Soderbergh Goes Out On A High Note

Director Steven Soderbergh has insisted that “Side Effects” is his last foray on to the big screen. He’s been adamant in his plans to move on to stage work and writing and pretty much anything but film. And that’s his right. But screens won’t be quite as luminous without him behind the camera, nor will the filmmaking community be able to replace a voice as unique as his. In a strange way, he’s getting to read his own cinematic obituary by leaving on his own terms, and I can’t fault him for wanting to reflect on his own career, whether it’s temporary or permanent leave of absense. I haven’t enjoyed all of his films – “Ocean’s Thirteen” immediately comes to mind – and some I simply haven’t seen. But the ones I have experienced, good or bad, have each left an imprint on me, which is something I can’t say of most filmmakers. And “Side Effects” is no exception. It has “minor classic” written all over it.

In reteaming with his “Contagion” scripter, Scott Z. Burns, Soderbergh has picked up where that film left off. No, this one isn’t quite as bleak or as haunting, but it latches on to its audience just as tightly. Its labyrinthian narrative is kind of disturbing, kind of trashy, and kind of ingenius. It wrests a variety of emotions from its audience, sometimes at the same time, and it’s probably as close to a filmic rollercoaster as one can get with zero action scenes.

I’m loath to spoil any of the story, so allow me to keep the groundwork as bare bones as possible. Rooney Mara plays a clinically depressed, suicidal 28 year-old, Emily, whose husband, Martin (Channing Tatum), has just been released from prison on a four-year insider trading conviction. Jude Law – essentially the star of the film – plays Emily’s current psychiatrist, Dr. Jonathan Banks, while Catherine Zeta-Jones is on hand as her former psychiatrist, Dr. Victoria Siebert. Banks, in the midst of personal and professional criticism of his workload, cycles Emily through a variety of anti-depressants, each one with unwanted consequences. Just when he thinks he’s found the right one, things go all wrong and both doctor and patient have to answer for their sins.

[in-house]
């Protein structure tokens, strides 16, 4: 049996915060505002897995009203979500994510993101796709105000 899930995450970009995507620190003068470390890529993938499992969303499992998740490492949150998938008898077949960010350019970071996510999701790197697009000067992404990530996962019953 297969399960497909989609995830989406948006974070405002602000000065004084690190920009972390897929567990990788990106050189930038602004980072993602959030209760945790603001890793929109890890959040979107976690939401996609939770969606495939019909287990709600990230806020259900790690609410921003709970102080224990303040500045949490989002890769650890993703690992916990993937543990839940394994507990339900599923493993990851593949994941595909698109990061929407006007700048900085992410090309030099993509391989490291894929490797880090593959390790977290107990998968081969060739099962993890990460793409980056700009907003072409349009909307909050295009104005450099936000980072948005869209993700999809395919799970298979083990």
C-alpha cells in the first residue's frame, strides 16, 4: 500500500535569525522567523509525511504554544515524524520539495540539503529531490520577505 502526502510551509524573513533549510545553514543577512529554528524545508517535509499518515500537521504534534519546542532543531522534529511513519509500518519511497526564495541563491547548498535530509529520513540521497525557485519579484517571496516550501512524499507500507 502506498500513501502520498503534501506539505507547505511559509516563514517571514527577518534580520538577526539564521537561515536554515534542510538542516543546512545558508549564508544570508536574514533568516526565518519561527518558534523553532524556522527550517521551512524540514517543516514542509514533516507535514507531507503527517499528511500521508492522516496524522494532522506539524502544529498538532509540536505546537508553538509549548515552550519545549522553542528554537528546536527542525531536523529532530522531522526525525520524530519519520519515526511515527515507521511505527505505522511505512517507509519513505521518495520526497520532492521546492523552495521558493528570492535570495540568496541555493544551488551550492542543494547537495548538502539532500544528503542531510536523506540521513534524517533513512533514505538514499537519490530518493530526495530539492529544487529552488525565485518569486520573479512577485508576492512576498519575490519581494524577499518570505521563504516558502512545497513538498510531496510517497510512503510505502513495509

The film puts us through the paces, expertly subjecting us to a kind of placebo effect in which we’re sure of the information we’re being given when we absolutely shouldn’t be. Halfway through the film, I was convinced that the narrative had become unnecessarily exploitative of mental illness and borderline preachy. Twenty minutes later I felt differently, and by Act III my expectations had once again been confounded.

Soderbergh has long served as his own cinematographer – an increasingly rare feat in Hollywood – and his work here is assured as ever. He’s made the strongest argument of anyone for digital video and “Side Effects” often looks stunning. The opening and closing shots serve as vague but effective callbacks to Francis Ford Coppola’s “Koyaanisqatsi” (which makes sense as Soderbergh was involved with one of its sequels), signifying the warped view of humanity that the film portends. Or is it humanity itself that’s warped? When two of the lead actors take turns leaning in towards the camera near the end of the film, from out-of-focus to in-focus, it’s as if Soderbergh is subtly calling attention to his own visual palette – stamping the picture with a well-earned “I was here.”

If “Side Effects” is indeed Steven Soderbergh’s big screen curtain call, he’s ended his filmmaking career on a magnificent run. In the last seventeen months, he’s given us four exceptional films – “Contagion,” “Haywire,” “Magic Mike,” and finally, “Side Effects” – and with just one TV film left in the pipeline (an HBO Liberace biopic starring Michael Douglas), he’s decided to call it a day. If he never returns to the medium that birthed him creatively, it’ll be a definite loss for moviegoers. And although there might be an expiration date on his career, his work will endure. And that’s all anyone could ever hope for.

-J. Olson

Rating: ★★★★ out of ★★★★★ (Very Good)

Release Date: February 8, 2013
Studio: Open Road Films
Director: Steven Soderbergh
Screenwriter: Scott Z. Burns
Starring: Jude Law, Rooney Mara, Catherine Zeta-Jones, Channing Tatum
MPAA Rating: R (for sexuality, nudity, violence and language)